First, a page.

Japan Plans $30B Investment in Africa

Japan Plans $30B Investment in Africa


Japan announced plans to invest $30 billion in African projects by 2018, including $10 billion in infrastructure development. The announcement came at the Tokyo International Conference on African Development in Nairobi, Kenya, in August 2016. Thirty African heads of state attended.

“This is an investment that has faith in Africa’s future,” said Japanese Prime Minister Shinzo Abe.

This marked the first time that the Tokyo International Conference on African Development was held in Africa. All five previous events were in Japan.

The goal of the conference, organized jointly by the United Nations, the African Union, the World Bank and Japan, is to boost trade and aid to Africa, because Japan hopes that quality will trump quantity in its battle against cash-rich China to create partnerships on the continent. Although Japan already has a well-established presence in Africa, its financial importance to the continent has long been eclipsed by its regional archrival China.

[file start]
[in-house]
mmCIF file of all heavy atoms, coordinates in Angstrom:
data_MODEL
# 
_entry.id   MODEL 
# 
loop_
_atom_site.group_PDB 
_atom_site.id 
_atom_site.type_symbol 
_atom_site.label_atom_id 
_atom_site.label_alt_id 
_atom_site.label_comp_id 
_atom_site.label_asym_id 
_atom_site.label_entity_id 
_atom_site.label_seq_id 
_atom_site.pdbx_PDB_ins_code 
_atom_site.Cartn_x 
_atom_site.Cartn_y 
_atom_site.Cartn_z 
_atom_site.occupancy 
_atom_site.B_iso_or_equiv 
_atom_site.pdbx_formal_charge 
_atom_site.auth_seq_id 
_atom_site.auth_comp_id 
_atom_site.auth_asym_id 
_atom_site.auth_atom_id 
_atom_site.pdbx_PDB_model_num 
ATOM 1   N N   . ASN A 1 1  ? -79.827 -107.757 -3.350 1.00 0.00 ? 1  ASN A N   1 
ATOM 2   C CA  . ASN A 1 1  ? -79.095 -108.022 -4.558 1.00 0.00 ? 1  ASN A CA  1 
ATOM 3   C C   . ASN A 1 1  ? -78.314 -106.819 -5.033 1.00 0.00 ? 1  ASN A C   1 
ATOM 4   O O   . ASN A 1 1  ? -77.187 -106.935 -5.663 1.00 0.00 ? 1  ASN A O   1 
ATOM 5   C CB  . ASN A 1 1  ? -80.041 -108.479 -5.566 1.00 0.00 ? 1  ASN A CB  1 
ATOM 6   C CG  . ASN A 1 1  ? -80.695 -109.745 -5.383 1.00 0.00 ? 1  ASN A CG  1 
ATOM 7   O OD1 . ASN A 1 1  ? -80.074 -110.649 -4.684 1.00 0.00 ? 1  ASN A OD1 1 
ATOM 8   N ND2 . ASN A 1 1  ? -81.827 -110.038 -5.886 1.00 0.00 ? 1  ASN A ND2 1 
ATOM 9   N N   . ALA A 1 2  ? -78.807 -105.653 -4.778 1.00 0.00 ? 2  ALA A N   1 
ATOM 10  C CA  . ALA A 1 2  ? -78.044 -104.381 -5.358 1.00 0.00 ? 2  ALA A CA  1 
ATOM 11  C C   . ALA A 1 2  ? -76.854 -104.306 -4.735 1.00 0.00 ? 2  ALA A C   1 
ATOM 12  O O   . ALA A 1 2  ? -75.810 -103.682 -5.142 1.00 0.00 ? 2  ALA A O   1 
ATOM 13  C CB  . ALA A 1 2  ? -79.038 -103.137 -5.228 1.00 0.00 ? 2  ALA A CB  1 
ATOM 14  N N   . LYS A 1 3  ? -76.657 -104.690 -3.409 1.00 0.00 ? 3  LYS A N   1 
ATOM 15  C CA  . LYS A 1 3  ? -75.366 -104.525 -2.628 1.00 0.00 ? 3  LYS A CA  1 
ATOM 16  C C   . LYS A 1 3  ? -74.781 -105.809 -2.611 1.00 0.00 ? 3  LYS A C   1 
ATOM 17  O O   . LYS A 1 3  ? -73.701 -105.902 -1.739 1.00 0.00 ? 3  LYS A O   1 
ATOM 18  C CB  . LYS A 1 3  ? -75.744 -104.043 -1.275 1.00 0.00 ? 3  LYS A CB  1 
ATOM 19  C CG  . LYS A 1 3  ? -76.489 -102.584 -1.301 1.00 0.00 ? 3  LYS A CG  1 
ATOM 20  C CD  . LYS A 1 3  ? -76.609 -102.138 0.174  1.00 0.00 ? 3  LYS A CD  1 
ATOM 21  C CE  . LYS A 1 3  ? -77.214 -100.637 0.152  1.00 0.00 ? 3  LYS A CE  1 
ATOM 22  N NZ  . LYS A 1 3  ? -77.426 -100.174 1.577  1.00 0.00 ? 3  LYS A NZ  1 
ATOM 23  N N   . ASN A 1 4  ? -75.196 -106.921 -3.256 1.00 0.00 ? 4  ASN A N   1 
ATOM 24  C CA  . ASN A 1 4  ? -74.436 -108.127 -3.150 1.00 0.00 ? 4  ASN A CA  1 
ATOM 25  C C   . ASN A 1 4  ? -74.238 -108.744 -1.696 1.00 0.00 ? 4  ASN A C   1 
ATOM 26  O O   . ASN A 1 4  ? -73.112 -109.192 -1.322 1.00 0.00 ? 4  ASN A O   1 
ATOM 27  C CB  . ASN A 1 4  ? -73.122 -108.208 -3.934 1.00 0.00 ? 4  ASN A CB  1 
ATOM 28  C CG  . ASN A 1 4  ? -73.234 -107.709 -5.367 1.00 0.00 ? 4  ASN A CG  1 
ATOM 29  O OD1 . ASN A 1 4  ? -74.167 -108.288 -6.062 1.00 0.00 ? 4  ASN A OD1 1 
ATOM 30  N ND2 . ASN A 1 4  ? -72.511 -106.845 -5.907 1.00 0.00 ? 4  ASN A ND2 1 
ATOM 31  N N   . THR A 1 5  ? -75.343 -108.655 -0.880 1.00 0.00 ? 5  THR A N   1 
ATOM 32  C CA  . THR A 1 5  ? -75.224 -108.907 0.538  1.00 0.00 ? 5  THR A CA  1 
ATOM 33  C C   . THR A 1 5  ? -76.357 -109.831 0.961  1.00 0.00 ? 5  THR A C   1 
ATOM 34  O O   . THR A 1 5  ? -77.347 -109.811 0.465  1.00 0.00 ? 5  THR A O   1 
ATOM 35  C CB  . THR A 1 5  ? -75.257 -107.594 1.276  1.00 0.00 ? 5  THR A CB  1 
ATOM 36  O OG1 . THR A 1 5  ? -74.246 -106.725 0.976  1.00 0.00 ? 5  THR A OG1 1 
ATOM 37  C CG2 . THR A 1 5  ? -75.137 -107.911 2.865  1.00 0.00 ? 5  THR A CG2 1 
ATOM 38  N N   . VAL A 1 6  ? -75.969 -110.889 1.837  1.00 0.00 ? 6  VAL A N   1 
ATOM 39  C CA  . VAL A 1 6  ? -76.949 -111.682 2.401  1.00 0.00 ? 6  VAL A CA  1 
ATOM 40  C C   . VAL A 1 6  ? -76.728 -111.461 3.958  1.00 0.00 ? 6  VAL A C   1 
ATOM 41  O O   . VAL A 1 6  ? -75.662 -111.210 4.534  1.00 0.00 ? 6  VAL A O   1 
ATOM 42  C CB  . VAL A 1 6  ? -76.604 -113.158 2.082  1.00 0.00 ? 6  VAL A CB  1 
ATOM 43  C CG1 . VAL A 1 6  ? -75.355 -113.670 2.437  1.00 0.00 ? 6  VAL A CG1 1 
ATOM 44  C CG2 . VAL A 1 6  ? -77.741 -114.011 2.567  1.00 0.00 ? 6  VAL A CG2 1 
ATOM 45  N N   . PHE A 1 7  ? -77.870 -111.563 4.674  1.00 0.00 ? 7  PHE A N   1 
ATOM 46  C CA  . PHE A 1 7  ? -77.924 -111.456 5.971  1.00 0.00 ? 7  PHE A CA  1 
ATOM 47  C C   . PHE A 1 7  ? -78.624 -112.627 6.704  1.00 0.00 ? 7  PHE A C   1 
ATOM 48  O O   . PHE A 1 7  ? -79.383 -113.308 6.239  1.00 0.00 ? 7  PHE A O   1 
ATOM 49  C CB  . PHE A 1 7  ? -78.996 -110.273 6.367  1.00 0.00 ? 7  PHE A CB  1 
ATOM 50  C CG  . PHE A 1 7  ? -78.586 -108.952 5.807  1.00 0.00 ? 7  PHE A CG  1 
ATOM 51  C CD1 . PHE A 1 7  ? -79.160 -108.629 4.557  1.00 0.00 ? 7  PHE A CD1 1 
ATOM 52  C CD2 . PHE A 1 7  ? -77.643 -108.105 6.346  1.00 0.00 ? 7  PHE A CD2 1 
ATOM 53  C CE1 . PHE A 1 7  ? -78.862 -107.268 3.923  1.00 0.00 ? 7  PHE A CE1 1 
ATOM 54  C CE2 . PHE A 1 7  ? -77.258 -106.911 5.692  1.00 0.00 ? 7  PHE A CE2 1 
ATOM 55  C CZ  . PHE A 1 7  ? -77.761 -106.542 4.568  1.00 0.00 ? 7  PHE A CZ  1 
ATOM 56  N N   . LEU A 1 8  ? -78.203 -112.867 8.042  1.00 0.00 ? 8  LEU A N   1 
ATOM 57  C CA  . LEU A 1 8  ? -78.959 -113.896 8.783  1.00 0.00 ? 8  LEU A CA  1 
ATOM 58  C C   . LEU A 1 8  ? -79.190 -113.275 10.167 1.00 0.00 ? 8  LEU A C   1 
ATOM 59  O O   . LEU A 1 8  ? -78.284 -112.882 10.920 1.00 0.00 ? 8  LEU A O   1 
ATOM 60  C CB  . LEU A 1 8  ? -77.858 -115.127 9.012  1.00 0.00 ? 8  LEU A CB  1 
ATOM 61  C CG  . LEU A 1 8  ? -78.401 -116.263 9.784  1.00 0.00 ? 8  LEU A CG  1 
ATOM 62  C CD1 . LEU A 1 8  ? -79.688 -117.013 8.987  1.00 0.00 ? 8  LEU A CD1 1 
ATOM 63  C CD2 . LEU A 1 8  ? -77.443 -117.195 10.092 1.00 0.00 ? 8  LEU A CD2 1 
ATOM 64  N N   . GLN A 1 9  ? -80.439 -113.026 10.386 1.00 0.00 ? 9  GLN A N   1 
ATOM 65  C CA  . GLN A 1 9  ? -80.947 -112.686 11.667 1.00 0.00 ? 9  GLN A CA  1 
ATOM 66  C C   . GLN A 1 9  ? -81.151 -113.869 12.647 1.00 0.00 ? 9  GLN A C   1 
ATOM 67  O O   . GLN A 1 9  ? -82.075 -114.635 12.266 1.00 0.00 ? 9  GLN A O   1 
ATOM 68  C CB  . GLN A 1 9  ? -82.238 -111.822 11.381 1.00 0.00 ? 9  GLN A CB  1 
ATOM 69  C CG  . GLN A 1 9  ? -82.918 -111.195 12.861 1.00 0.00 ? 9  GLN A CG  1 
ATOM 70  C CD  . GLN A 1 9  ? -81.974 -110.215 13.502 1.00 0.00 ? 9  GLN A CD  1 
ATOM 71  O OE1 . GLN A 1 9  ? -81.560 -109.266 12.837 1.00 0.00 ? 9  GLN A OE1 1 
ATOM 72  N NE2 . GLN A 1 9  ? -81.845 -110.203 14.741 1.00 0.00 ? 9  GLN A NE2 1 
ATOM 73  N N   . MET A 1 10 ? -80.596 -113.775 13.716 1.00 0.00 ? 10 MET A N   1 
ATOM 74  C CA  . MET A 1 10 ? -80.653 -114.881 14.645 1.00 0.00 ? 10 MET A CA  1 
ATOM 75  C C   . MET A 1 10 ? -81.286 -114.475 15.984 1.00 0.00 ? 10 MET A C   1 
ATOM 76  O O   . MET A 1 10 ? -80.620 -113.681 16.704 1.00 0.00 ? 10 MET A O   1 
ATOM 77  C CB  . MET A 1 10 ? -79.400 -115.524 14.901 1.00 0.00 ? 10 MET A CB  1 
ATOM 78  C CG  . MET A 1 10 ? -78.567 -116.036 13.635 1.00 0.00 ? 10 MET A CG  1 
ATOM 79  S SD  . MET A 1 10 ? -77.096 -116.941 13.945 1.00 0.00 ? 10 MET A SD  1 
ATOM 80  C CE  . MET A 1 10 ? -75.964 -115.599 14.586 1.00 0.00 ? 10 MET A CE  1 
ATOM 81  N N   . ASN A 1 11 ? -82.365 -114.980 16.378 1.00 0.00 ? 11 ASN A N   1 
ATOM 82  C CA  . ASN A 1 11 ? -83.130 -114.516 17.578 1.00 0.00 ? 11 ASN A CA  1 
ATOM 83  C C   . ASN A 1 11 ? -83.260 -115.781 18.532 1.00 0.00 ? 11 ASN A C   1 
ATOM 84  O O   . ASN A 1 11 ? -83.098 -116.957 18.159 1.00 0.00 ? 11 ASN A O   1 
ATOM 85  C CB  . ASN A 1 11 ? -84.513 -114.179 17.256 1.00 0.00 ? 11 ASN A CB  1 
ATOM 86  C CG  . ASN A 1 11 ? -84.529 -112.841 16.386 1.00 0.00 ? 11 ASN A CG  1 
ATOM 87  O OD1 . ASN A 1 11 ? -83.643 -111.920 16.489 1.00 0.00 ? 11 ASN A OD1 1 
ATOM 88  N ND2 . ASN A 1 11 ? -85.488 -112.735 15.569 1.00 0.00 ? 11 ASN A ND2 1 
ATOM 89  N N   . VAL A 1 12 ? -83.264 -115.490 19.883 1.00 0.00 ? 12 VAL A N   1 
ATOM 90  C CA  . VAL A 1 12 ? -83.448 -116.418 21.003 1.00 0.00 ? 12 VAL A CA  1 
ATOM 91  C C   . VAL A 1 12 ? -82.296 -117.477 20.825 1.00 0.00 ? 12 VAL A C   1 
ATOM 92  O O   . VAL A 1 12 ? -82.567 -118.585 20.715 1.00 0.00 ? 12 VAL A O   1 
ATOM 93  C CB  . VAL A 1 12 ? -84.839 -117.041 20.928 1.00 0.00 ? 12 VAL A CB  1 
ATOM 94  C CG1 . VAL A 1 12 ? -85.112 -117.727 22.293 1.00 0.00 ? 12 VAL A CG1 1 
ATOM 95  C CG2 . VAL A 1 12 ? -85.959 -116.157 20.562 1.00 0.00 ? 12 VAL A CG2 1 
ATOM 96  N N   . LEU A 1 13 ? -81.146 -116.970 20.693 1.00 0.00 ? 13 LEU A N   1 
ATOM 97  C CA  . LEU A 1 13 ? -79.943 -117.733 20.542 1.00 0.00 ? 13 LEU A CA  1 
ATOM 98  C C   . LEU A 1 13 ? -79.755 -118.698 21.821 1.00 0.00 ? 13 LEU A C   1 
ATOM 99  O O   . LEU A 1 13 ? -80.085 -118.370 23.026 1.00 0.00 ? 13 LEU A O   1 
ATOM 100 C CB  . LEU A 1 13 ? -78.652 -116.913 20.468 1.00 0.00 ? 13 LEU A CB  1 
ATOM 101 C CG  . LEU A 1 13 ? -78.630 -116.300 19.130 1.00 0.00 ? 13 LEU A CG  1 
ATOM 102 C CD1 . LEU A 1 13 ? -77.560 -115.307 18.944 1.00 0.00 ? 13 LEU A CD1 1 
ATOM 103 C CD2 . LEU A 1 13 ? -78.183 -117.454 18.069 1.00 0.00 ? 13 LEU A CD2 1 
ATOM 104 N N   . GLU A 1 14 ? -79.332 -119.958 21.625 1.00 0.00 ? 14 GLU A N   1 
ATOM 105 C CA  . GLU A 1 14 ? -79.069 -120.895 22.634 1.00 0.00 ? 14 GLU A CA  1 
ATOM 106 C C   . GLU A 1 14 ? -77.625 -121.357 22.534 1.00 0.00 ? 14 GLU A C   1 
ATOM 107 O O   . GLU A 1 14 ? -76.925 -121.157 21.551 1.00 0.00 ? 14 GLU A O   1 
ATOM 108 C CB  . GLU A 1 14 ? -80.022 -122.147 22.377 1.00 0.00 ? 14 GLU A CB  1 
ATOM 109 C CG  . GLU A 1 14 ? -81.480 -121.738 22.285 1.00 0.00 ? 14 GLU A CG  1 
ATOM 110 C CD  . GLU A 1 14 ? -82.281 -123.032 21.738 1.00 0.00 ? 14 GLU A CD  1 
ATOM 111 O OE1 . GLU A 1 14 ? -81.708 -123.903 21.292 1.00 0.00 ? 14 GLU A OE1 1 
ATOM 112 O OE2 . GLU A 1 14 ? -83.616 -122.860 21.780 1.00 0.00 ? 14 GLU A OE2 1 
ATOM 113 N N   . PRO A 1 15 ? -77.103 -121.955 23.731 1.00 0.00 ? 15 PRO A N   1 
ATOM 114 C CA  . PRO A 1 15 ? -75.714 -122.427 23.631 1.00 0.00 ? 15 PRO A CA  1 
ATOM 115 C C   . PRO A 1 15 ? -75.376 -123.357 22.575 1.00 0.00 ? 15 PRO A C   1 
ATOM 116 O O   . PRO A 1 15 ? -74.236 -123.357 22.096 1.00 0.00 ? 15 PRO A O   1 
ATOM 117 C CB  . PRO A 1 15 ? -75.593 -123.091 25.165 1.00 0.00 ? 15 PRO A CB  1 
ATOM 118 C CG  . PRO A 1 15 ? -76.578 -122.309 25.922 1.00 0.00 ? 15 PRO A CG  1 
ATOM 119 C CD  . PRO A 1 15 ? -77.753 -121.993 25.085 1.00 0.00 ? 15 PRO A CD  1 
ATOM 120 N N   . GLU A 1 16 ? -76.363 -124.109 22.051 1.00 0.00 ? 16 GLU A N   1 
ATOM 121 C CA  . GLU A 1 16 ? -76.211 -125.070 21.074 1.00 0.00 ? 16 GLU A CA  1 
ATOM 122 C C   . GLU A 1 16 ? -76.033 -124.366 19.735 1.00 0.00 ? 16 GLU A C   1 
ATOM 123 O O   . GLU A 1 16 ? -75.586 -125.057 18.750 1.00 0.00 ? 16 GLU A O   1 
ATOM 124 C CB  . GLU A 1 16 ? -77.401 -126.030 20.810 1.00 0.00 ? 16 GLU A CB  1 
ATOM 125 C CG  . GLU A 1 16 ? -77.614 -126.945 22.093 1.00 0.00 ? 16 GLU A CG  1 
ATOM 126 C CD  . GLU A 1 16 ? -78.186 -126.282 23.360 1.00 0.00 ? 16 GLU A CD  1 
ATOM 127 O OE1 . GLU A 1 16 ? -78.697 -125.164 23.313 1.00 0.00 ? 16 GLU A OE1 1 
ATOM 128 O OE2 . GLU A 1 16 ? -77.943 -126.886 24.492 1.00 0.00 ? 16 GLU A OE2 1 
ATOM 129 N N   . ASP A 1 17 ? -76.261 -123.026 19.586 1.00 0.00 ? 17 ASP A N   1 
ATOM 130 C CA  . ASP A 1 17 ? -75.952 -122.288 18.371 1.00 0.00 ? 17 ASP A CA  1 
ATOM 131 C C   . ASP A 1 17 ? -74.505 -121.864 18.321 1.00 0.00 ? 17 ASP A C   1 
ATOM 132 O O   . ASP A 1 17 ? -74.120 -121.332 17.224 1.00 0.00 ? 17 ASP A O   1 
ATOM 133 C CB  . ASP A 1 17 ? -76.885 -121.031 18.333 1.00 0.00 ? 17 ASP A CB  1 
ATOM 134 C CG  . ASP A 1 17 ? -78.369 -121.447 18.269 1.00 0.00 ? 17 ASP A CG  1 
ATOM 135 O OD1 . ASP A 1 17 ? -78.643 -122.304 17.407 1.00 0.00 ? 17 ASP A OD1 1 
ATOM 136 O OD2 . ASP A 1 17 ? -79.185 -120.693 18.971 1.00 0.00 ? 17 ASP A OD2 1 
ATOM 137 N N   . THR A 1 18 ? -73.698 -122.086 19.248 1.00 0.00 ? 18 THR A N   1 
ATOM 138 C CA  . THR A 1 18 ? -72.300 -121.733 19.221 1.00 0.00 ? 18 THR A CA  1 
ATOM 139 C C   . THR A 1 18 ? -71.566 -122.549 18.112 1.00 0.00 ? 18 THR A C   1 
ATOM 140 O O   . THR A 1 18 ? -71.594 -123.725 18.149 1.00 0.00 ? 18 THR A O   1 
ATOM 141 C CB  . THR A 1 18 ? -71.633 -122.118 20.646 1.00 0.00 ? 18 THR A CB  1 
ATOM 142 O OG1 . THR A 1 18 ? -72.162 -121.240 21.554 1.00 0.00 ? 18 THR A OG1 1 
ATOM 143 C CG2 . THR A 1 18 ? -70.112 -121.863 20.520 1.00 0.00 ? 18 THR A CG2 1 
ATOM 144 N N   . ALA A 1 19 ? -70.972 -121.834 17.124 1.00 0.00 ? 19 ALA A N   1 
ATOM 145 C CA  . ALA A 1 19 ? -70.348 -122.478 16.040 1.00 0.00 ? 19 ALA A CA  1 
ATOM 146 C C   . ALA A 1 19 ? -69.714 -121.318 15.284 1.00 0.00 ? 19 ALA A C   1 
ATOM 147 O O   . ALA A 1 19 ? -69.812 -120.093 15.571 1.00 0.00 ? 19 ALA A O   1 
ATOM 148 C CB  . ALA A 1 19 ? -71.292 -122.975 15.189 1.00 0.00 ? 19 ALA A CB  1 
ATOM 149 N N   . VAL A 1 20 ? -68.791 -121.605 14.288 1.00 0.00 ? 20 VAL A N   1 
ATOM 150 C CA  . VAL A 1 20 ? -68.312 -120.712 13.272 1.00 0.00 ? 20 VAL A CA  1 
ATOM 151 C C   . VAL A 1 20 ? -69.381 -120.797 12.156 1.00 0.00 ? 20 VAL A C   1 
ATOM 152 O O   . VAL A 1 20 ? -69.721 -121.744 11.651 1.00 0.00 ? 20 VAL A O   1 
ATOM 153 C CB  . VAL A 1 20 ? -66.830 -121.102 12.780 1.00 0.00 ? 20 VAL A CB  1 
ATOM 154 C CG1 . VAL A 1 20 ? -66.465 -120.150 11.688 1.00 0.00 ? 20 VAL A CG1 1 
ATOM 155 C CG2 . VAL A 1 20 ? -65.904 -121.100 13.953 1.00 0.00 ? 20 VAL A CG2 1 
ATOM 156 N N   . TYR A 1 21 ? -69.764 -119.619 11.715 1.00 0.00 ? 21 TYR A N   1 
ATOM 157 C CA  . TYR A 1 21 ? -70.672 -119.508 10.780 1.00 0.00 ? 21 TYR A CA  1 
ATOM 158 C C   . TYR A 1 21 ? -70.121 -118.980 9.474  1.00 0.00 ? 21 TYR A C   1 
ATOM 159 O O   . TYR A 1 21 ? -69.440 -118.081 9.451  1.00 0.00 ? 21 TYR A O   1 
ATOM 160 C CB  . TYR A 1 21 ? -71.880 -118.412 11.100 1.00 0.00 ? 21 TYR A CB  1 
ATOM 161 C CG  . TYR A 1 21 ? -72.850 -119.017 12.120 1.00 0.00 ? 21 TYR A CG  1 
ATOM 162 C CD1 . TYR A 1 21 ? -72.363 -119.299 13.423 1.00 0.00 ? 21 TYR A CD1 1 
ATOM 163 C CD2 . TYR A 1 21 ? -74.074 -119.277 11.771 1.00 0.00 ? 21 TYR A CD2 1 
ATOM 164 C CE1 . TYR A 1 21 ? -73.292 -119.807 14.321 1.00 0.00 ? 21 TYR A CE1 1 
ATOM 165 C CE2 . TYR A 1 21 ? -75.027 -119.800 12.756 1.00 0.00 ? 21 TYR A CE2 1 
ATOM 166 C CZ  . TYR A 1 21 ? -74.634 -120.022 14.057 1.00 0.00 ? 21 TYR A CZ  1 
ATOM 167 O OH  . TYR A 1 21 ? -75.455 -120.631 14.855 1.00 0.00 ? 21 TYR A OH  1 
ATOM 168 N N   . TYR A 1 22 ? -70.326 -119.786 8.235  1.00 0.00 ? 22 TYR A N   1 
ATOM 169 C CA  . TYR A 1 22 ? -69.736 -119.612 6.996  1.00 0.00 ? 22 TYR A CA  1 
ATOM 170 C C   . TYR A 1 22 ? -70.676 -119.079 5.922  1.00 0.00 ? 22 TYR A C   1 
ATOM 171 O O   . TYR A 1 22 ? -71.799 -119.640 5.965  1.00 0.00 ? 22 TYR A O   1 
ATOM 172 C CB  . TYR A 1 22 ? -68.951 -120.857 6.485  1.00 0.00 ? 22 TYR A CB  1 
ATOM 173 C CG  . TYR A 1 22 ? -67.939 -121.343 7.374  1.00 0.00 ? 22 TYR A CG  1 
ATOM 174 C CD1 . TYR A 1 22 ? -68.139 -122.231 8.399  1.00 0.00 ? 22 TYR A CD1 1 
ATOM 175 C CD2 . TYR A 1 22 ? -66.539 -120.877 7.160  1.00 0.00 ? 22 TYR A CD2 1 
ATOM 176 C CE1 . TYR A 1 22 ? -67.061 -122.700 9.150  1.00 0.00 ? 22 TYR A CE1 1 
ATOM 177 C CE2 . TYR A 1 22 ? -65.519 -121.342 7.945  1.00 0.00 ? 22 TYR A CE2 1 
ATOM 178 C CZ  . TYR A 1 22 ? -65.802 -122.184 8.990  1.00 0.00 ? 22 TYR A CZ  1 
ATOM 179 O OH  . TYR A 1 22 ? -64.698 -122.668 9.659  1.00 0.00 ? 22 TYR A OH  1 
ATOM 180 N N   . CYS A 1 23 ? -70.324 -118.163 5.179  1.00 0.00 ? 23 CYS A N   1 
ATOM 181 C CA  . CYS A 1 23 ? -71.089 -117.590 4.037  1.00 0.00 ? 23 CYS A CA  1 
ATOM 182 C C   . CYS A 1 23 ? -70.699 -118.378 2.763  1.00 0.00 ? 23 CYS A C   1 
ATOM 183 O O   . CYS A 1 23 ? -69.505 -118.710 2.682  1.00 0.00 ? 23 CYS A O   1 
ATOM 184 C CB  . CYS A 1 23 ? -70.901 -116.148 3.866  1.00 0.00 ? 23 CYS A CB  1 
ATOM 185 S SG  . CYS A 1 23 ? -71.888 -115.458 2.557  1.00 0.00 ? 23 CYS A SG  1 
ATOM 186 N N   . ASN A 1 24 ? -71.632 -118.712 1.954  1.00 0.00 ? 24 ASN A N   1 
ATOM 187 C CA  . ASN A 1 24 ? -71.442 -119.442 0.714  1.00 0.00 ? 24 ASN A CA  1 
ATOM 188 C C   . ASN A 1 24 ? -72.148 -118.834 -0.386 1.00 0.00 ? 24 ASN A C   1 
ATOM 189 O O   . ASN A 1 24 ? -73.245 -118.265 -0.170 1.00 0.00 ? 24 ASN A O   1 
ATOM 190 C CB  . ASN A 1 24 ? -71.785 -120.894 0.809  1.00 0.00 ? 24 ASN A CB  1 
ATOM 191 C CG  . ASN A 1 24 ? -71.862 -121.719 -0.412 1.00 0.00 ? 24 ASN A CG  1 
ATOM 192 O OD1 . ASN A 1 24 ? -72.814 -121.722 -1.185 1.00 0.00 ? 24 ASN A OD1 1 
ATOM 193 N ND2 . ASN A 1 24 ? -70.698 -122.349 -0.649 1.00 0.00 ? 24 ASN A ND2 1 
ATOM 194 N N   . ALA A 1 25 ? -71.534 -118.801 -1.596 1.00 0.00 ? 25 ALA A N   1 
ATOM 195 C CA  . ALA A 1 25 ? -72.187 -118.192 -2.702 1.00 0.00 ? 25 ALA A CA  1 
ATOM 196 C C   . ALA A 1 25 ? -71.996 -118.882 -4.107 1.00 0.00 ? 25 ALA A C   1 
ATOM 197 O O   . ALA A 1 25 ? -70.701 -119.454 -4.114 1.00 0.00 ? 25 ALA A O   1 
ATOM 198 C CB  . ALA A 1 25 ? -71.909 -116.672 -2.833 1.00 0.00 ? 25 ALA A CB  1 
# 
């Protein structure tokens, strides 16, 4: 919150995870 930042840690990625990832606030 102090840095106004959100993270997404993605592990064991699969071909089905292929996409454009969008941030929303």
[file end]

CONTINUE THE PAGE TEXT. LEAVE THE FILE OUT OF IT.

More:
About 70 agreements were expected to be signed at the conference. “The wealthiest countries today, with very few exceptions, got rich by trading with others,” President Uhuru Kenyatta said.

Chadian President Idriss Deby, who chairs the African Union, noted that many African nations’ economies have been badly affected by falling commodity prices, several conflicts and climate change.

“Our struggle for development cannot succeed without peace, stability and, above all, security,” he said.

Deby called on Africa’s partners to contribute to a counterterrorism fund set up by the African Union and to help speed up economic growth, reduce poverty and promote better health care.